A Varied Education

Dear Reader,

The upcoming Charlotte Mason Blog Carnival is on Charlotte’s 13th principle which reads as follows:

“In devising a SYLLABUS for a normal child, of whatever social
class, three points must be considered:
(a) He requires much knowledge, for the mind needs sufficient food as much as does the
body.
(b) The knowledge should be various, for sameness in mental diet does not create appetite (i.e., curiosity)
(c) Knowledge should be communicated in well-chosen language, because his attention
responds naturally to what is conveyed in literary form.”

[“CM’s 20 Principles,” from Ambleside Online]

The part of this that really stands out to me is the second point, that the child requires a varied educational diet. In my own homeschool this year, I find that we are covering around nine subjects a day apart from the work my children do independently like their math and foreign language. It sounds like a lot, doesn’t it? But many of these nine take just 5-10 minutes each. We might for instance read a poem and briefly discuss it or do our map drill or analyze the grammar of a sentence or two. Other subjects like history and science, of course, take a little longer.

But what I really want to emphasize today is why this varied diet, particularly a diet that includes things like art, music and poetry, is important. This is an idea that I am afraid our society is losing sight of. I recently read an article in Scientific American in which the two major presidential candidates were asked their views of various subjects including education. The question was why is America falling behind in math and science and how can we remedy this situation. President Obama’s answer used the acronym “STEM” six times. STEM stands for science, technology, engineering, and math. You see, the answer for him was that we need more teachers trained in these areas to improve education in these areas.

I think Charlotte Mason would have had a very different answer. The whole point of a varied educational diet is that one area alone is not sufficient. To concentrate on one thing leads to eccentricity. Charlotte believed in being balanced. President Obama talks about innovation because really that is our goal, isn’t it? We want to be educated in these areas so we can stay the world leader in new technologies and science. But innovation implies creativity. It is about thinking of things no one has thought of before. And for creativity, it is even more important not to be focused just on one area. Creativity happens when we make connections no one else has made before. And in order to make those connections, we  must have relationships with many different things. We must have a wide foundation of learning to draw from. And even as we grow and mature, we must keep feeding that font of ideas inside us.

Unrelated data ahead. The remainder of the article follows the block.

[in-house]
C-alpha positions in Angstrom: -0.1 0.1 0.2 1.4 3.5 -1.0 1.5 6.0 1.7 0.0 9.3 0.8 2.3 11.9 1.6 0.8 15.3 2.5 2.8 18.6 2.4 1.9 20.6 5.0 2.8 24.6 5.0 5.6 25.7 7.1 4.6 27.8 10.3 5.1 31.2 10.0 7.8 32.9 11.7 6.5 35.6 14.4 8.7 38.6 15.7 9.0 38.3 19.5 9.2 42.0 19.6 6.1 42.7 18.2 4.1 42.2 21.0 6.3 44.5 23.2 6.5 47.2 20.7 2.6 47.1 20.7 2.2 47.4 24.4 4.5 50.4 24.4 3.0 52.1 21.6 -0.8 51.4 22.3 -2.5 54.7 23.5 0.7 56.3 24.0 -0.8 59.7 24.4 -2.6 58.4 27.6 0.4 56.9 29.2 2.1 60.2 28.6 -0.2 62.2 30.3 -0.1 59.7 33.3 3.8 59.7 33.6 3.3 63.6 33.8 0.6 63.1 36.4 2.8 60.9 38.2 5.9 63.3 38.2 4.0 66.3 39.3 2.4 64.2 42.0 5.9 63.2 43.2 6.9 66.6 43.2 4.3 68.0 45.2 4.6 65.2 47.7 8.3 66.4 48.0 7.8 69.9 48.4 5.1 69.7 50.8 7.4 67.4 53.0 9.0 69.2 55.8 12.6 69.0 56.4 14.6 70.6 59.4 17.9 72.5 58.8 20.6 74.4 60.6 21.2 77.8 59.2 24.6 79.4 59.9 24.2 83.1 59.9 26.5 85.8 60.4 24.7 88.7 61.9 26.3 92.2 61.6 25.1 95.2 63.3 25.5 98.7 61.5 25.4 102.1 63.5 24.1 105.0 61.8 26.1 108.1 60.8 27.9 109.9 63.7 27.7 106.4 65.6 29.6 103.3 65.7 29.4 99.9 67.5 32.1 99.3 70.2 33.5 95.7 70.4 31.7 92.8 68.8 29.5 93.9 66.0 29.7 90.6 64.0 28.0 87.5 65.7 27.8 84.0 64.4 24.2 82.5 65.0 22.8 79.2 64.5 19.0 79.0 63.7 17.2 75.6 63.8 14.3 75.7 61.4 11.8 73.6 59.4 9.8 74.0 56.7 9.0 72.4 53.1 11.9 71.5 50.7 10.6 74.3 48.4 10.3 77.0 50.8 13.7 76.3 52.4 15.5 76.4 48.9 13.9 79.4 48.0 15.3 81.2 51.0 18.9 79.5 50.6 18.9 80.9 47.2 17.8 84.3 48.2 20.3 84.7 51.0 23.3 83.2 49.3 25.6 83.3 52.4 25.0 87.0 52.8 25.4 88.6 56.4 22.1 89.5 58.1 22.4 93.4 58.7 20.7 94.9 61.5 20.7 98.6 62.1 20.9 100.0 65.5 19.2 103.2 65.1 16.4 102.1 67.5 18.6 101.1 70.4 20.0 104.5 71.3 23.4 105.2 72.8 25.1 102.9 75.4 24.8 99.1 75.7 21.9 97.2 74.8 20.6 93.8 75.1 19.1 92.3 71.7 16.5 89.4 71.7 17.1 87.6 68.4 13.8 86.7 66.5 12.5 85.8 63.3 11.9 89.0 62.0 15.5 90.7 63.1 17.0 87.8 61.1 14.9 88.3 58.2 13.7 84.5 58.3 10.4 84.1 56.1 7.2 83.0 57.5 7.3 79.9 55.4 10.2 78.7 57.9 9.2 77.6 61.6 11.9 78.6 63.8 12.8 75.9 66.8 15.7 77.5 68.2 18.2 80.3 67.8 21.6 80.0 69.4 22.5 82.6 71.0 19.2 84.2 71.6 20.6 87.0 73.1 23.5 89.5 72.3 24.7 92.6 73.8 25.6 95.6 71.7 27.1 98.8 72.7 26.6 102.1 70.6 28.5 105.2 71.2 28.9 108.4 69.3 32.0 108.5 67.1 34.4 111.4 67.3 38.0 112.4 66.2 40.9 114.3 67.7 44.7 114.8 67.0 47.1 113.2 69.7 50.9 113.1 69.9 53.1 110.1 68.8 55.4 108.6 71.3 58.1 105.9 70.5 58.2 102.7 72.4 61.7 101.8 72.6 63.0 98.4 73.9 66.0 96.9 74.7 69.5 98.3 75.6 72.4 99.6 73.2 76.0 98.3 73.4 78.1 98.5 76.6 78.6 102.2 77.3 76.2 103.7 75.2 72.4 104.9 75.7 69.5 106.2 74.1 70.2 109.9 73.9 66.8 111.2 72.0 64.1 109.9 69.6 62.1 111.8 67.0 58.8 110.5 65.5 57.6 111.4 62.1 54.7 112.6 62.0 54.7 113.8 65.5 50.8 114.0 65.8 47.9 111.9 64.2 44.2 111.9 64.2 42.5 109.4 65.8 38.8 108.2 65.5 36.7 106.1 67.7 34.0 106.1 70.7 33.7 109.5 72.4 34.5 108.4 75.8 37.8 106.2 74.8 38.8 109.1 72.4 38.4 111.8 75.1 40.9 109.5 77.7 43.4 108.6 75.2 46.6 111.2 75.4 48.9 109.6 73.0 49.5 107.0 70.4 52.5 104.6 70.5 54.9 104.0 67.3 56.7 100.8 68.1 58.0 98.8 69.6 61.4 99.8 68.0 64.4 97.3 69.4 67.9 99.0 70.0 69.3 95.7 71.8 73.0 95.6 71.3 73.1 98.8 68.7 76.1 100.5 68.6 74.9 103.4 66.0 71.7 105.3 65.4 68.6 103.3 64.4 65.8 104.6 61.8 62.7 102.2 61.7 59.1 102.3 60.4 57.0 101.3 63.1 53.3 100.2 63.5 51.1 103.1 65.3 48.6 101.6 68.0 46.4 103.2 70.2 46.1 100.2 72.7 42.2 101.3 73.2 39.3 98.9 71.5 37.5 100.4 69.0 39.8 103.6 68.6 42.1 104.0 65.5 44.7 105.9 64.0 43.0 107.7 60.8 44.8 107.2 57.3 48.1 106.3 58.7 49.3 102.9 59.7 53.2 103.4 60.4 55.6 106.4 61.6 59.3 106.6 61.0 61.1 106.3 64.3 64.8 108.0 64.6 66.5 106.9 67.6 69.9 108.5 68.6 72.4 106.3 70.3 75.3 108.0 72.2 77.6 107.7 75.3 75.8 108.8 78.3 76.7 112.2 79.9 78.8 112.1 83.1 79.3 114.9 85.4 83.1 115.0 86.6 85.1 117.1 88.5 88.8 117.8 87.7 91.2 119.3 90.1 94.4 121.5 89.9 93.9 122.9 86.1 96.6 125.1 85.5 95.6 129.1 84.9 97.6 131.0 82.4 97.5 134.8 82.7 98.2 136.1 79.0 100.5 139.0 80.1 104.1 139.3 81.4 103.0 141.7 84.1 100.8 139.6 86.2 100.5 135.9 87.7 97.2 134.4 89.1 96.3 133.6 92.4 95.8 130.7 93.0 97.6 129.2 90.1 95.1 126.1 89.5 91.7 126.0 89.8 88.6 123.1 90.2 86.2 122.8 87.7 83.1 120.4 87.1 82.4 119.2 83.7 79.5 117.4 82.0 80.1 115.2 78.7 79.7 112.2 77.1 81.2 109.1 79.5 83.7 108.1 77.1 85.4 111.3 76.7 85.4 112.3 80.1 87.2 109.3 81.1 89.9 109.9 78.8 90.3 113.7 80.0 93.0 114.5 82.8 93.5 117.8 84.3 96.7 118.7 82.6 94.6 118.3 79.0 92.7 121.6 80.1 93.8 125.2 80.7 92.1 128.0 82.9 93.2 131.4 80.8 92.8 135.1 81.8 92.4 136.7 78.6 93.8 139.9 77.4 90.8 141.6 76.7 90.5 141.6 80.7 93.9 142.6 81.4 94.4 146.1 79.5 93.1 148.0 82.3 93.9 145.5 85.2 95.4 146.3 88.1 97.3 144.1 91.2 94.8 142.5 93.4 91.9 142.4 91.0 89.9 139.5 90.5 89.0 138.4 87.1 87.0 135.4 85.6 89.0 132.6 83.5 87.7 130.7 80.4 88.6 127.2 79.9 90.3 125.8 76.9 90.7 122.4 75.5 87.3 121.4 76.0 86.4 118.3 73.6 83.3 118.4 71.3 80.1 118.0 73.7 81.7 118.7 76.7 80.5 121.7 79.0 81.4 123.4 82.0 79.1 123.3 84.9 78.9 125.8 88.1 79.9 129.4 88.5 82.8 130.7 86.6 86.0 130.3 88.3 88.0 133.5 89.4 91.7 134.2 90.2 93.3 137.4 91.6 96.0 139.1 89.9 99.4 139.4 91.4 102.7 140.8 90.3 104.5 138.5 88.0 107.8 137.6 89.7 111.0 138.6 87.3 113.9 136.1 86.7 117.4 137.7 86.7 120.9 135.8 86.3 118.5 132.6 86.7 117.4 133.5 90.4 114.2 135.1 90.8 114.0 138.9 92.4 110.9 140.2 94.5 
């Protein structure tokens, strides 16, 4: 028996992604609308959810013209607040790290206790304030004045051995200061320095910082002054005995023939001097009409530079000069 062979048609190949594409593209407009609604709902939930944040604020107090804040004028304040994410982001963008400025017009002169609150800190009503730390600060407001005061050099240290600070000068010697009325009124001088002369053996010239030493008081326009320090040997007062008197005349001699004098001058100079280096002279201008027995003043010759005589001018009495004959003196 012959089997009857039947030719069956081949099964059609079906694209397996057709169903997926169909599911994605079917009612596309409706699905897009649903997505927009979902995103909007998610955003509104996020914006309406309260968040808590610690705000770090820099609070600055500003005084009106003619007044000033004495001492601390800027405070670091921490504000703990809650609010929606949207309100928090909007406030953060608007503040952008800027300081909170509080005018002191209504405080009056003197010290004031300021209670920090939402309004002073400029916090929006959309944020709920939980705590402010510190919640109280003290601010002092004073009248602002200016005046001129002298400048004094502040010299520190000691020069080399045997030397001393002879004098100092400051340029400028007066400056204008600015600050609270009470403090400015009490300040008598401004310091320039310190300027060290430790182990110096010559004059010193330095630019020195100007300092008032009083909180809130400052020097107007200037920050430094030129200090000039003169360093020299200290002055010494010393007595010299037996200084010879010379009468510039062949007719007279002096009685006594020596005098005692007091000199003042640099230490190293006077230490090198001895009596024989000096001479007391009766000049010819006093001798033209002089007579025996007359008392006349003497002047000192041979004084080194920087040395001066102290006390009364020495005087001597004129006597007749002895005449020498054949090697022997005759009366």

I have a friend who truly does not understand the value of art. She feels that it is something she “ought” to teach her kids, but she doesn’t know why. Personally, I feel art and music and poetry and literature  have value in their own right. They communicate ideas and teach us about ourselves, each other, and our Creator. But they also have value for other areas. Without them, we risk becoming intellectually flat, two-dimensional if you will. These “extra” subjects expand our minds, they give us new ideas and help us learn to look at things in new ways.

So I won’t deny that the American educational system needs some help (we, after all, have opted out of it), but I don’t think the answer is to expand education in one area only. Rather, we need to provide a high quality, varied education that does not neglect any area. I would prefer children who are decent at math and science but have relations with a wide range of subjects to ones who are excellent in those two areas but have little acquaintance with the rest of the intellectual world. Public schools have exhibited a tendency to cut out more and more extracurriculars like art and gym when really these are the things we need to keep our students alive and growing.

Nebby

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4 responses to this post.

  1. Reblogged this on homeschoolingmiddleeast and commented:
    I absolutely agree with this post by Nebby. Kids/the future generation needs a varied educational diet which will help them imagine and create their way out of the challenges they will face – be they technological or other challenges. Too much focus on the STEM subjects won’t, contrary to popular opinion, help them do this. What do you think?

    Reply

  2. You wrote: “Creativity happens when we make connections no one else has made before. And in order to make those connections, we must have relationships with many different things.”

    I completely agree with this! And to use CM’s analogy of feasting, who wants to eat only one thing at feast? The variety is what makes a feast fulfilling, memorable, enjoyable.

    Thank you for participating in the CM Carnival…and for writing on topic! 🙂 Great post.

    Reply

  3. […] is not always said aloud the result is that other subjects like the humanities are neglected (see this post and this one and this one). In conversations with homeschoolers, the relevant topic is usually […]

    Reply

  4. […] colors as possible. The food for the mind is similar. Variety is good. It allows creativity (see this post on the emphasis on STEM subjects). It allows new connections to […]

    Reply

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